During code inspections, hold one code inspection that walks through the most critical data path.

Code inspections are usually component-based. This code inspection should be different and follow the scenario of the data path.

If you use a polling mechanism, ensure the CPU is shared appropriately. It can also be useful to analyze the application's required bus bandwidth at design time to decide if the system will be CPU or memory bandwidth/latency limited.

Forces: You might be deterred from making code inspections because:
1) It can be difficult to anticipate some system bottlenecks at design time.
2) The design of the system can make it impossible to meet the performance requirement. If you discover this late in the project, it might be too difficult to do anything about it.

Premature Code Tuning Avoided
Context: You are implementing a system, and you are in the coding phase of the project. You do have a good system-level understanding of the performance requirements and the allocation of performance targets to different parts of the system because you have a performance design (see Performance Design).

Problem: It is difficult to know how much time or effort to spend thinking about performance or efficiency when initially writing the code.

Solution: It is important to find the right balance between performance, functionality, and maintainability. Some studies have found 20 percent of the code consumes 80 percent of the execution time; others have found less than 4 percent of the code accounts for 50 percent of the time (McConnell 1993).

KISS - Keep it simple. Until you have measured and can prove a piece of code is a system-wide bottleneck, do not optimize it. Simple design is easier to optimize. The compiler finds it easier to optimize simple code.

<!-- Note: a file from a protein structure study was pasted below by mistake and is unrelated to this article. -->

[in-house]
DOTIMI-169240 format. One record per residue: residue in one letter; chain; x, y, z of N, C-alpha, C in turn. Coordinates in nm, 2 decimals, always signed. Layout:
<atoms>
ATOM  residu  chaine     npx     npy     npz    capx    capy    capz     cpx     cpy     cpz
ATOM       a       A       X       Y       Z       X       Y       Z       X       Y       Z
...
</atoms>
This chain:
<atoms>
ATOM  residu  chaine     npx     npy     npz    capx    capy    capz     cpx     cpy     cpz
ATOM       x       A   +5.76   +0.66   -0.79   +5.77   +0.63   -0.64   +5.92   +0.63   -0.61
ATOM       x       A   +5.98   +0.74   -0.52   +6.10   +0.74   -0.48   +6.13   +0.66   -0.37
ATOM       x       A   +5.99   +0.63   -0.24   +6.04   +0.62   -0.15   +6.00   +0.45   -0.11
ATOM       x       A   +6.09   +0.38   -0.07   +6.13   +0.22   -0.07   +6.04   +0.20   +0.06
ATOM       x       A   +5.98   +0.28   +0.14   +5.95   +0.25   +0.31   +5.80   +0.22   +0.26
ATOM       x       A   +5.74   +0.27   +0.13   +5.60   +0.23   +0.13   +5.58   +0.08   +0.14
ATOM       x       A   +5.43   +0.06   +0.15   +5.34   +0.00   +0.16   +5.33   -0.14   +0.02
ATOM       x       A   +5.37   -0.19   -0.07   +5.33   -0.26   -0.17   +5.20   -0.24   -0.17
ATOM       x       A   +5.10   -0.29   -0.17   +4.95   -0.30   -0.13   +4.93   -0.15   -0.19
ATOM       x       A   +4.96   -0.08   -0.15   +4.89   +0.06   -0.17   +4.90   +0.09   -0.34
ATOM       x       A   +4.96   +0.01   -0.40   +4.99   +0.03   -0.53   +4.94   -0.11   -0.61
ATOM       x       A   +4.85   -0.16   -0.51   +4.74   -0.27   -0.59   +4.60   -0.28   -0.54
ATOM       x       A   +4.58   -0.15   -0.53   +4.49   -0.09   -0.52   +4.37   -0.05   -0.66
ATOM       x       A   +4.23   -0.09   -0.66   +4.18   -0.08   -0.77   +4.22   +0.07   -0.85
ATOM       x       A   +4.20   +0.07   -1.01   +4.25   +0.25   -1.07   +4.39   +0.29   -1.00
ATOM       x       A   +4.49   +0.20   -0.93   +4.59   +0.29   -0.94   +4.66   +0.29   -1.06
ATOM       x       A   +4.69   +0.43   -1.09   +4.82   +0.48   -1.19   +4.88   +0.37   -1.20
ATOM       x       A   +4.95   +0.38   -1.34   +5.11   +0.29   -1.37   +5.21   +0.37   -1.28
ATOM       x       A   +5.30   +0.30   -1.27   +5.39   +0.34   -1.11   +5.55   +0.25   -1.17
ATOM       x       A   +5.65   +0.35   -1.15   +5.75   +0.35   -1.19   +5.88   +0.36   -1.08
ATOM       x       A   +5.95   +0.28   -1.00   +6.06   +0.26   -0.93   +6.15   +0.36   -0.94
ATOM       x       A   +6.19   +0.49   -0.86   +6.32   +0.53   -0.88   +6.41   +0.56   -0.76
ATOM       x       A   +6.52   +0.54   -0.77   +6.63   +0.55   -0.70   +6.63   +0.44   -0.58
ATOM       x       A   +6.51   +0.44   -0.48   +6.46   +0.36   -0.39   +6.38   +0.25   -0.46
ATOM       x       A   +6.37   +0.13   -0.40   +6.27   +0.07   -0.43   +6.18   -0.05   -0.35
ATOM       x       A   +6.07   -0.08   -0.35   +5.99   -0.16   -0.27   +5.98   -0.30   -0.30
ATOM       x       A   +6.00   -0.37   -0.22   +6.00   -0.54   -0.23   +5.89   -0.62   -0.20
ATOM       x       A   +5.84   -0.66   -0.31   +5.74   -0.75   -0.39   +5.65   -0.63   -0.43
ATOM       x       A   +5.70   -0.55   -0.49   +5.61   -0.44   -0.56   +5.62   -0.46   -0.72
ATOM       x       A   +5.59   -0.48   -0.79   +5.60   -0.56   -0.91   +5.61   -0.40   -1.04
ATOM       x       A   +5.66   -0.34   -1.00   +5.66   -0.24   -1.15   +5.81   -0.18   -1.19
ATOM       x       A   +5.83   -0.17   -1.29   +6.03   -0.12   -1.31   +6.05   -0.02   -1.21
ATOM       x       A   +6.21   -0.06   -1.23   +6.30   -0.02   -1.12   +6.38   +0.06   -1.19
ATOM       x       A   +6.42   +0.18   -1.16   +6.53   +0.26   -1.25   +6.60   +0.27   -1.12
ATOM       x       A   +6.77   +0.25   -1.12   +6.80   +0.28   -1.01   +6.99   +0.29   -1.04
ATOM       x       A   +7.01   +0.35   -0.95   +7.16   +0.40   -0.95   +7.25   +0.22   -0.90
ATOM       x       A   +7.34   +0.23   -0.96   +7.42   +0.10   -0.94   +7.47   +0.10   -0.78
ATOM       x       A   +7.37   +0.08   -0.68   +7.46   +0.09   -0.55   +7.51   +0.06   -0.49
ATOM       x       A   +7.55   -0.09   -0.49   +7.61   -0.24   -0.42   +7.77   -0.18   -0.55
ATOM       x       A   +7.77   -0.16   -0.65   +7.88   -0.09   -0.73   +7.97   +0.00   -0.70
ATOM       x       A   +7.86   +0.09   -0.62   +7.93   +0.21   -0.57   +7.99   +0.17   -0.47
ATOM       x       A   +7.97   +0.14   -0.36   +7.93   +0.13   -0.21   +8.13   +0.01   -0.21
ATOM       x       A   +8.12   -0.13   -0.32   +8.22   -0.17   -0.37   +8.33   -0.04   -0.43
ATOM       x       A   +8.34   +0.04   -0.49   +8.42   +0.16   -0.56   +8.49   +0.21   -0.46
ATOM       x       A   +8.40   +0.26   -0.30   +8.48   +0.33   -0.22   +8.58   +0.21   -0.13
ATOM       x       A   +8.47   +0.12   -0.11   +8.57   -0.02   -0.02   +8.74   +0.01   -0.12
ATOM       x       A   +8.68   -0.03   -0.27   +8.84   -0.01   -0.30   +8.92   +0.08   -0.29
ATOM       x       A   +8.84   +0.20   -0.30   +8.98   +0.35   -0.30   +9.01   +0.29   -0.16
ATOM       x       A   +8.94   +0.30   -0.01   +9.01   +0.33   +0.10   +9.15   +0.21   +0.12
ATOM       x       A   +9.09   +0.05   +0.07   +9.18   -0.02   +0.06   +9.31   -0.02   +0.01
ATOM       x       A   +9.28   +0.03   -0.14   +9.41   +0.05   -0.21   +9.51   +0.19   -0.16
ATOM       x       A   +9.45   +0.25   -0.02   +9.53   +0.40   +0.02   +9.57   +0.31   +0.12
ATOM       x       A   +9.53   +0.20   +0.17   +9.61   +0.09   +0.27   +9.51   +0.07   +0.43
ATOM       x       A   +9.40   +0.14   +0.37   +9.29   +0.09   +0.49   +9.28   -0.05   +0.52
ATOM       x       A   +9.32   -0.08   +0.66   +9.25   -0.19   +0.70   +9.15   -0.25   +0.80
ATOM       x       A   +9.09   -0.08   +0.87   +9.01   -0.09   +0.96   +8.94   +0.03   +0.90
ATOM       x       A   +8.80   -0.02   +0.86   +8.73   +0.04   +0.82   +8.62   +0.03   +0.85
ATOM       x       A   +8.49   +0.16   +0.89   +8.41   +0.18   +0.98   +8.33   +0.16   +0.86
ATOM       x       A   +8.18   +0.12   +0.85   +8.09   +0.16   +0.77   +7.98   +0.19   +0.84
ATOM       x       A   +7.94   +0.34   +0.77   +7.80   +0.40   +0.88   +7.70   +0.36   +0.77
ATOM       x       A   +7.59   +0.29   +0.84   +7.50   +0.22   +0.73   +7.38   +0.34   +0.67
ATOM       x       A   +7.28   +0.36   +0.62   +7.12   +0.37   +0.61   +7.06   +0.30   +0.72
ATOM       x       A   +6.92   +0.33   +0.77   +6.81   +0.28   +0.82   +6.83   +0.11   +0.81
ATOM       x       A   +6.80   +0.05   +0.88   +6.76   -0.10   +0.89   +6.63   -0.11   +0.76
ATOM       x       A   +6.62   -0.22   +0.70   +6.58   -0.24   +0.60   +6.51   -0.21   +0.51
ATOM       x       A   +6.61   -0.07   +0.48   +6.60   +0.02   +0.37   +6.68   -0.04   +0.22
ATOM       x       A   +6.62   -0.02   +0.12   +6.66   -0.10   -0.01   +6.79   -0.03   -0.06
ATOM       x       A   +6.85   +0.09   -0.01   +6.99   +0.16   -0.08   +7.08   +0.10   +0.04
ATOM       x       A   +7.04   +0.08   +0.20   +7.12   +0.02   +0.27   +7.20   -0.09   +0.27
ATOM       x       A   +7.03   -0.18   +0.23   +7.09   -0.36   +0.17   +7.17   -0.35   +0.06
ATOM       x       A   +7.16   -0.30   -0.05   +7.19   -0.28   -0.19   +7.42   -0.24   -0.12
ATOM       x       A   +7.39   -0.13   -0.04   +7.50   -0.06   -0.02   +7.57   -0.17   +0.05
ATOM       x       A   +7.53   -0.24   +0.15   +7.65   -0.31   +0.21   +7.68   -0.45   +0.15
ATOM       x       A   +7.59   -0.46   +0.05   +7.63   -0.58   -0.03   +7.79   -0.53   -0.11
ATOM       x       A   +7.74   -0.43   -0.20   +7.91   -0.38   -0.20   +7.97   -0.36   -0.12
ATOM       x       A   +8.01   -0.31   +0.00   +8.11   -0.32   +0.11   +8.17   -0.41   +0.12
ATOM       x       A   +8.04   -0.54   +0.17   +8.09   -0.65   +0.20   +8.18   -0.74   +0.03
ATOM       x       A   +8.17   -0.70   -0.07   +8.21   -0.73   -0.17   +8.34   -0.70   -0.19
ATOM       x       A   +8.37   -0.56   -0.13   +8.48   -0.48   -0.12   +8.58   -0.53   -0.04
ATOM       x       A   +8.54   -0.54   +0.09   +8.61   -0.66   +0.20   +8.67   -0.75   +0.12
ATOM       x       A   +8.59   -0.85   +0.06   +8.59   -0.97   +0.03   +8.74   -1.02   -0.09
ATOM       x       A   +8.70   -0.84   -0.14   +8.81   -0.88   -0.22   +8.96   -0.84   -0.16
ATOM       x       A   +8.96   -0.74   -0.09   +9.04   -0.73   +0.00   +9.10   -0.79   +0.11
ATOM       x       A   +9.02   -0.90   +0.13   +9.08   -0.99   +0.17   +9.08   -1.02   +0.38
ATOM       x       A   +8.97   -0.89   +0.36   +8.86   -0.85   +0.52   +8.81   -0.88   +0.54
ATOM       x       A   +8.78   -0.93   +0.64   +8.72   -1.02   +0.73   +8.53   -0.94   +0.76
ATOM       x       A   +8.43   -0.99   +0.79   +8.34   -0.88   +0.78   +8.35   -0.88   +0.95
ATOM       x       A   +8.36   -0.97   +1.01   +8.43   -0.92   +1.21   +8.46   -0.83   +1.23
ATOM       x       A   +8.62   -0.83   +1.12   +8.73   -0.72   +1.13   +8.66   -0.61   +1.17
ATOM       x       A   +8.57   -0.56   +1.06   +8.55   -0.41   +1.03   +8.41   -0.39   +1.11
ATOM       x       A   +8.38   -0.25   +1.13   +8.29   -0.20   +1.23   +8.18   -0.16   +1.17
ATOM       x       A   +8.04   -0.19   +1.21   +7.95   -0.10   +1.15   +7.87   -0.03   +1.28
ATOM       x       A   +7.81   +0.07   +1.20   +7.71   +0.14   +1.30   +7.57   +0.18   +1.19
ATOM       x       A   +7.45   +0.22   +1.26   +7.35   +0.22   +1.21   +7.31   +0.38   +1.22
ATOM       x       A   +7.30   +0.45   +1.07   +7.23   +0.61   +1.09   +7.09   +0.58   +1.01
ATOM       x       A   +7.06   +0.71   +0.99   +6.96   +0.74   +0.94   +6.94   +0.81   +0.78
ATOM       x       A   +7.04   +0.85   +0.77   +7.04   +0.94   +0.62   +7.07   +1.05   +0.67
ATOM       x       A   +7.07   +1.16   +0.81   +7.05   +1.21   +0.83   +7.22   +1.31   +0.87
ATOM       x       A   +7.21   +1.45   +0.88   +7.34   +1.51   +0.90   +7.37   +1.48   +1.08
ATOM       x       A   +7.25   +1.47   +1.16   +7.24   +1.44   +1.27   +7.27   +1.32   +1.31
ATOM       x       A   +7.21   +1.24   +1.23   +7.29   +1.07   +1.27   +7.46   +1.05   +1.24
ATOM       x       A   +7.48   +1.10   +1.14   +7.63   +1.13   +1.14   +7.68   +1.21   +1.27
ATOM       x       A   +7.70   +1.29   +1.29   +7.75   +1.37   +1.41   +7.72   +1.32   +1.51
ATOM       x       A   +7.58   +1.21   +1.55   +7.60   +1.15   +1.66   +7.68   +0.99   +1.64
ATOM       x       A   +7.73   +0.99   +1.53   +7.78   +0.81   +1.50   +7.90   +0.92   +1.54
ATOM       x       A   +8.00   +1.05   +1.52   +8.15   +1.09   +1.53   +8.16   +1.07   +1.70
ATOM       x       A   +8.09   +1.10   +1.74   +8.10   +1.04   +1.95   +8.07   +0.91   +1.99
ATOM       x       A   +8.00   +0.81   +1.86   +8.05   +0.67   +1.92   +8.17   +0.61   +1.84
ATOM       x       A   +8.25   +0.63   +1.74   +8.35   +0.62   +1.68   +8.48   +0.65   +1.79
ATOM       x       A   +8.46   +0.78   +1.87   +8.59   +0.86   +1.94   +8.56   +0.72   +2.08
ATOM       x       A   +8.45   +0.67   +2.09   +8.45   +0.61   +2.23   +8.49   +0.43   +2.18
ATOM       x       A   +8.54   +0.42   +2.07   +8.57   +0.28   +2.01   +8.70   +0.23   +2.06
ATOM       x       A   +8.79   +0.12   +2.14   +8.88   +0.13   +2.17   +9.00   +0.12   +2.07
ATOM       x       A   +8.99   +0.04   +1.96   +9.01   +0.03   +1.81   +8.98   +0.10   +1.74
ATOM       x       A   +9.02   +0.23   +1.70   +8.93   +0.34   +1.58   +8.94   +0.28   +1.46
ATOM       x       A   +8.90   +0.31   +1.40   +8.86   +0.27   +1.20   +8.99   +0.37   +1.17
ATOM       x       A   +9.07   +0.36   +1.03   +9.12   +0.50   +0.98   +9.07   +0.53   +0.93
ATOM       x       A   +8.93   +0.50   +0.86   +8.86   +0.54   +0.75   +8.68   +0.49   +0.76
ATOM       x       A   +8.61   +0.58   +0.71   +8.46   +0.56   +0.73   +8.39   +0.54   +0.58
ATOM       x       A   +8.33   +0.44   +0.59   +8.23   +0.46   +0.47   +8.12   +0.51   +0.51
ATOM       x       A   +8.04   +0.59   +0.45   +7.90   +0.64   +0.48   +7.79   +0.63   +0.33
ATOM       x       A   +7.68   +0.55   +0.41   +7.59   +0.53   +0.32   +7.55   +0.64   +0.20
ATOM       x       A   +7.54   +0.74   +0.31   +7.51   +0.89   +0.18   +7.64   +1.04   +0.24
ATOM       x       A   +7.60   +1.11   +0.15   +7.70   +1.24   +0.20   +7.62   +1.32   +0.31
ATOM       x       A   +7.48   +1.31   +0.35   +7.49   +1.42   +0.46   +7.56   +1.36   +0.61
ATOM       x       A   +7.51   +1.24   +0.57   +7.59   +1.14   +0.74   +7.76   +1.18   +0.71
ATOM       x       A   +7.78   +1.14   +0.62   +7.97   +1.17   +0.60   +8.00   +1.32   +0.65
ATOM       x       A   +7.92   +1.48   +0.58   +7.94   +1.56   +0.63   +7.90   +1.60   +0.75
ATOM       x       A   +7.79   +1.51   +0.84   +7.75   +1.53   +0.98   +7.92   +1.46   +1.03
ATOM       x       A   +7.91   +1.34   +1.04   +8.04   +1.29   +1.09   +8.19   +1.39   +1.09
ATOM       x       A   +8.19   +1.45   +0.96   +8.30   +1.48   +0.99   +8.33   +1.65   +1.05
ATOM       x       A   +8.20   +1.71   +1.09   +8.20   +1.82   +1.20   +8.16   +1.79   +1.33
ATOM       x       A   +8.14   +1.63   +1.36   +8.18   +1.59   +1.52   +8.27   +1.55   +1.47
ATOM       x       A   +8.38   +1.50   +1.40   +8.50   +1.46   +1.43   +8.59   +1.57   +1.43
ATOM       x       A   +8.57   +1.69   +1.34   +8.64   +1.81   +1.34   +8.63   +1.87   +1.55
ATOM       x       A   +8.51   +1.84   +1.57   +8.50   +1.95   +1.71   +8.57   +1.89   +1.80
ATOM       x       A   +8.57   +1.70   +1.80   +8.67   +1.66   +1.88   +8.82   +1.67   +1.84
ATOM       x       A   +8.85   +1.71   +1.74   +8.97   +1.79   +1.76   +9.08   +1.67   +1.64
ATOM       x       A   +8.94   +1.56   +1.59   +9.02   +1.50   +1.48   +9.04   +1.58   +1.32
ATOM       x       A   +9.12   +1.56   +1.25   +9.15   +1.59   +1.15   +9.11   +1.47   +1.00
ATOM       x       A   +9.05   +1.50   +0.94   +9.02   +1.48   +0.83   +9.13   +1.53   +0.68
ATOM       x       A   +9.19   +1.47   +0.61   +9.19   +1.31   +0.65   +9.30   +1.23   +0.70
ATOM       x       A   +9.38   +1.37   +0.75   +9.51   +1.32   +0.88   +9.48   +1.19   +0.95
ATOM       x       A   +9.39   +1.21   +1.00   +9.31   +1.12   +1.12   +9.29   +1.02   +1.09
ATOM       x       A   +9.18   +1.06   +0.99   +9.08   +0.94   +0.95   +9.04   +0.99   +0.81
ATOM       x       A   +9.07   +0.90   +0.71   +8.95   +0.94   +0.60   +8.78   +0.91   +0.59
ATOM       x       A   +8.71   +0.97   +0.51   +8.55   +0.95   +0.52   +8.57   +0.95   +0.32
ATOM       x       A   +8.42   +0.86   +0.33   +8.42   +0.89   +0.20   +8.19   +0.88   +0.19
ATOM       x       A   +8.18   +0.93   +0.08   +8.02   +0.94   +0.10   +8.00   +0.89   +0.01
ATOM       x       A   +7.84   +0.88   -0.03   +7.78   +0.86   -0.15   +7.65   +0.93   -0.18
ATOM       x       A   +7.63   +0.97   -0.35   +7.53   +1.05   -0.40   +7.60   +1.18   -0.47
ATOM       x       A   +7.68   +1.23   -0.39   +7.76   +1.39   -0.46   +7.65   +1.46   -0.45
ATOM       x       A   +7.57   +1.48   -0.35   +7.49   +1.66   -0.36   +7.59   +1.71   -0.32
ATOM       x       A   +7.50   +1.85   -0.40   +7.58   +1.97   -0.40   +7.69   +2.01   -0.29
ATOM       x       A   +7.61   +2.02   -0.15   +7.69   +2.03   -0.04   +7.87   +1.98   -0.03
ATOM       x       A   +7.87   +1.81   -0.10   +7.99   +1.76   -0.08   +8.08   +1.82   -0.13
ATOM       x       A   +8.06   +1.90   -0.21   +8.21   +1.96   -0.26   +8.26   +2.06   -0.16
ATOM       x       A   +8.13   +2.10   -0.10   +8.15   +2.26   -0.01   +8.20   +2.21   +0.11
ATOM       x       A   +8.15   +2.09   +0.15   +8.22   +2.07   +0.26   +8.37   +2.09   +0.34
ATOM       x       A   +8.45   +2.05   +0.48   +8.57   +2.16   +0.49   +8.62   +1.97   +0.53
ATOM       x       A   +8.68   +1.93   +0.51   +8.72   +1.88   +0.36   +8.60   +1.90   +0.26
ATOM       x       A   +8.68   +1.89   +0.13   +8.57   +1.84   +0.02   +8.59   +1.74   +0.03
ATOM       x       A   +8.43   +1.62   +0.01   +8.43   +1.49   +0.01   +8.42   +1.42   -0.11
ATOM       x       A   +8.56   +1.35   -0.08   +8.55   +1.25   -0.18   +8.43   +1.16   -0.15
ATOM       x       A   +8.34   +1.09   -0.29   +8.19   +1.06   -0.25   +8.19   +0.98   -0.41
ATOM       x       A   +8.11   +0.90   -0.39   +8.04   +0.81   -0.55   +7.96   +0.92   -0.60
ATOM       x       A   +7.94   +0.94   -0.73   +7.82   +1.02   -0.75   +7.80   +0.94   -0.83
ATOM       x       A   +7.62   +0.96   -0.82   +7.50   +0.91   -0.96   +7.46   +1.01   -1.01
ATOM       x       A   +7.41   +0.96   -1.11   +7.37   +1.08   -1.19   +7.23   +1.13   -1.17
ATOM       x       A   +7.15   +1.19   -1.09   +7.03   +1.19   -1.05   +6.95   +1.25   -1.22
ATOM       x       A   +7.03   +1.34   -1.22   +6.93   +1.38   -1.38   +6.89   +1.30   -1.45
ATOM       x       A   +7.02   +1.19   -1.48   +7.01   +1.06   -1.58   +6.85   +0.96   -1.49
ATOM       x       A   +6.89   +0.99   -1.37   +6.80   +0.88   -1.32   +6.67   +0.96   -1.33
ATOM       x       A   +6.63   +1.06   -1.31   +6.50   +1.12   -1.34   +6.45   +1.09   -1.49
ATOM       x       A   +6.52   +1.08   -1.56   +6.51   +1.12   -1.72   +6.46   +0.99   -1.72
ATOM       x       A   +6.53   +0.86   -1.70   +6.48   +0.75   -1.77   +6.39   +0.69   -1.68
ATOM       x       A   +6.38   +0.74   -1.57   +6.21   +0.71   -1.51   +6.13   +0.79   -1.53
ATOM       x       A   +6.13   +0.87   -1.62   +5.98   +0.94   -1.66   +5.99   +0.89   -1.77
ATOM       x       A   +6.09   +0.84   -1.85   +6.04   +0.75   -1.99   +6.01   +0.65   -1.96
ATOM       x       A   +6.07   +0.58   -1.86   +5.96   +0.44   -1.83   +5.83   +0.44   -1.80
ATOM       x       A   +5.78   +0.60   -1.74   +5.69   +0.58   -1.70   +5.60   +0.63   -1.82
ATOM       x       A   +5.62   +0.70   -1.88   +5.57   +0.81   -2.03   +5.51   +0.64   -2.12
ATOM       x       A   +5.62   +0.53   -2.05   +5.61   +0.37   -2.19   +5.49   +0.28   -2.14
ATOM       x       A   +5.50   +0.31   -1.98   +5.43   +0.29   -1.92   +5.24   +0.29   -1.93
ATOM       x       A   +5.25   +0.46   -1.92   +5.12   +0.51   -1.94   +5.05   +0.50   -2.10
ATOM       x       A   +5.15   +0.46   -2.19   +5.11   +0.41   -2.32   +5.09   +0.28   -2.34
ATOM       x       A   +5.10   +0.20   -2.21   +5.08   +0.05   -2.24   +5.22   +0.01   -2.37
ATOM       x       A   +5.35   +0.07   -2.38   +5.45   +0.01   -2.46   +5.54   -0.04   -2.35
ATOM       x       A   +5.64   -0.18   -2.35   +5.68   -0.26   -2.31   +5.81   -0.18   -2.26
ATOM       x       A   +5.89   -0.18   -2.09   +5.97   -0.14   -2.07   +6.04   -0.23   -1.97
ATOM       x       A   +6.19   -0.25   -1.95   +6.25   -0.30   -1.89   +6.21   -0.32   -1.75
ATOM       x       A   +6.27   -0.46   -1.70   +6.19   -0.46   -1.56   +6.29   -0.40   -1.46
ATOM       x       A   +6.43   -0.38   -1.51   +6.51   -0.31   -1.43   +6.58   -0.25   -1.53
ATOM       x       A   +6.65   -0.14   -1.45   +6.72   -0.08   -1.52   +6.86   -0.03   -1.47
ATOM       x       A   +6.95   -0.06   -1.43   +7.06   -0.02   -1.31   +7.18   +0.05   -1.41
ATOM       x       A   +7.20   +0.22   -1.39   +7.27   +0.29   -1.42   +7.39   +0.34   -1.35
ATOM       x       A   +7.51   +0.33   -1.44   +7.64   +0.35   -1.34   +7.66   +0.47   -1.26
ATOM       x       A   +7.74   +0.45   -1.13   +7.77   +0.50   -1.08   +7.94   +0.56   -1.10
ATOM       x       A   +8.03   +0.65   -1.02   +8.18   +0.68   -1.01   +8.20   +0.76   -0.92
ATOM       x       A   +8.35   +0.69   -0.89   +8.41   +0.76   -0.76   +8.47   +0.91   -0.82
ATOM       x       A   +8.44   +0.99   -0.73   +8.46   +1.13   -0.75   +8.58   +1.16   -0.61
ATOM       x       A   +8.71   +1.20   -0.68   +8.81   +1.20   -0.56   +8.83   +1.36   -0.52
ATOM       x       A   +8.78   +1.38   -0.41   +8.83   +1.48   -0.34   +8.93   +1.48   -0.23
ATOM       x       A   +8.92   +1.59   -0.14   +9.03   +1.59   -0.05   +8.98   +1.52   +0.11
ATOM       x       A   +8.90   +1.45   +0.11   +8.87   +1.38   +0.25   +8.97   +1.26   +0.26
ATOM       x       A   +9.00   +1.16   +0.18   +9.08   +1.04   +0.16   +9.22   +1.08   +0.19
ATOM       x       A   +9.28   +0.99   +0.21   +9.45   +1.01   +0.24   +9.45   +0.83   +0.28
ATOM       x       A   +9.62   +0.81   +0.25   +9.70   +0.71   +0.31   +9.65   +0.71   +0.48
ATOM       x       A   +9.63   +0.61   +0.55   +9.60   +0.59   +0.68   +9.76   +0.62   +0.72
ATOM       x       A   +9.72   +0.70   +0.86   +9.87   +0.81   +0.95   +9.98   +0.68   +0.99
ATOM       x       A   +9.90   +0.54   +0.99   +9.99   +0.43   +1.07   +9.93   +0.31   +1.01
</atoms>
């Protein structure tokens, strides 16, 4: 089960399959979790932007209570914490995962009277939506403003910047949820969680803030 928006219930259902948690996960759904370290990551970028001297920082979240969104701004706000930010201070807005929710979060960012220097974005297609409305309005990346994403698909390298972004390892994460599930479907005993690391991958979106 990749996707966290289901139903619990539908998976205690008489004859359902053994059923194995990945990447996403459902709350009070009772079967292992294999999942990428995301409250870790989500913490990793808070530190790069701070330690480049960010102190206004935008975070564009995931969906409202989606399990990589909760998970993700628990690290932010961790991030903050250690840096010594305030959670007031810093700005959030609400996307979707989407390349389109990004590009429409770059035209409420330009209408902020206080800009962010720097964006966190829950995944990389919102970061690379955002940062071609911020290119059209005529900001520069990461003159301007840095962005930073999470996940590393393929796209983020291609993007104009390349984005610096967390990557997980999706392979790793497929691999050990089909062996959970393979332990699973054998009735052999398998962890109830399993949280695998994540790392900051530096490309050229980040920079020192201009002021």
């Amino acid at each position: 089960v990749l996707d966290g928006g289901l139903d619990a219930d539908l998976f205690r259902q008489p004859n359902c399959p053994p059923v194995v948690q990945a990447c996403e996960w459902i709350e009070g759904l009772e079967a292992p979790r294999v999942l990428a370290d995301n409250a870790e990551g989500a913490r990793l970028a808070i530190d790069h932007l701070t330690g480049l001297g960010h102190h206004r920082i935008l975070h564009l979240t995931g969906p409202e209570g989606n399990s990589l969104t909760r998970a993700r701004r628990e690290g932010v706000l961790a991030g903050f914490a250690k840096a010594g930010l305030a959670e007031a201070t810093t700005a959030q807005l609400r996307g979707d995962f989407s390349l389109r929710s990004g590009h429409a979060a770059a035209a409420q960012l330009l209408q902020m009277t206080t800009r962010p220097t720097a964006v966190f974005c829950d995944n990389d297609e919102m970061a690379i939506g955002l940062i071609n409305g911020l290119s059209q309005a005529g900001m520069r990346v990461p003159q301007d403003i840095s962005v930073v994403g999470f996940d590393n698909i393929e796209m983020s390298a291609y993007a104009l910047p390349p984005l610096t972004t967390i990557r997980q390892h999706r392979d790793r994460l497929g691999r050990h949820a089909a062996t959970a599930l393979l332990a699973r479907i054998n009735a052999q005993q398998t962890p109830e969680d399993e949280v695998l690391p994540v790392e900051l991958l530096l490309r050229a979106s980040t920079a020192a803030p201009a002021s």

If you are working on a component of a system, you should have a performance budget for your part of the data path (see Performance Design).

In the unit test, you could have a performance test for your part of the data path. At integration time, the team could perform a performance test for the complete assembled data path.

"The best is the enemy of the good. Working toward perfection may prevent completion. Complete it first, then perfect it. The part that needs to be perfect is usually small."
— Steve McConnell.

For further information, see Chapters 28 and 29 of Code Complete (McConnell 1993) and question 20.13 in the comp.lang.c FAQ Web site (Summit 1995).

Forces: You may find the following things troublesome:
1) Efficient code is not necessarily "better" code. It might be difficult to understand and maintain.
2) It is almost impossible to identify performance bottlenecks before you have a working system.
3) If you spend too much time doing micro-optimization during initial coding, you might miss important global optimizations.
4) If you look at performance too late in a project, it can be too late to do anything about it.

Step-by-Step Records
Context: You are trying a number of optimizations to fix a particular bottleneck. The system contains a number of other bottlenecks.

Problem: Sometimes it is difficult when working at a fast pace to remember optimizations made only a few days earlier.

Solution: Take good notes of each experiment you have tried to identify bottlenecks and each optimization you have tried to increase performance. These notes can be invaluable later. You might find you are stuck at a performance level with an invisible bottleneck. Reviewing your optimization notes might help you identify incorrect paths taken or diversionary assumptions.

When a performance improvement effort is complete, it can be very useful to have notes on the optimization techniques that worked. You can then put together a set of best-known methods to help other engineers in your organization benefit from your experience.

Forces: Writing notes can sometimes break the flow of work or thought.

Slam-Dunk Optimization
Context: You have made a number of improvements that have increased the efficiency of code running on the Intel XScale core.

Problem: The latest optimizations have not increased performance. You have hit some unidentified performance-limiting factor. You might have improved performance to a point where environmental factors, protocols, or test equipment are now the bottleneck.

Solution: It is useful to have a code modification identified that you know should improve performance, for example:

1) An algorithm on the data path that can be removed temporarily such as IP checksum.
2) Increase the processor clock speed.

In one application, we implemented a number of optimizations that should have improved performance but did not. We then removed the IP checksum calculation and performance still did not increase.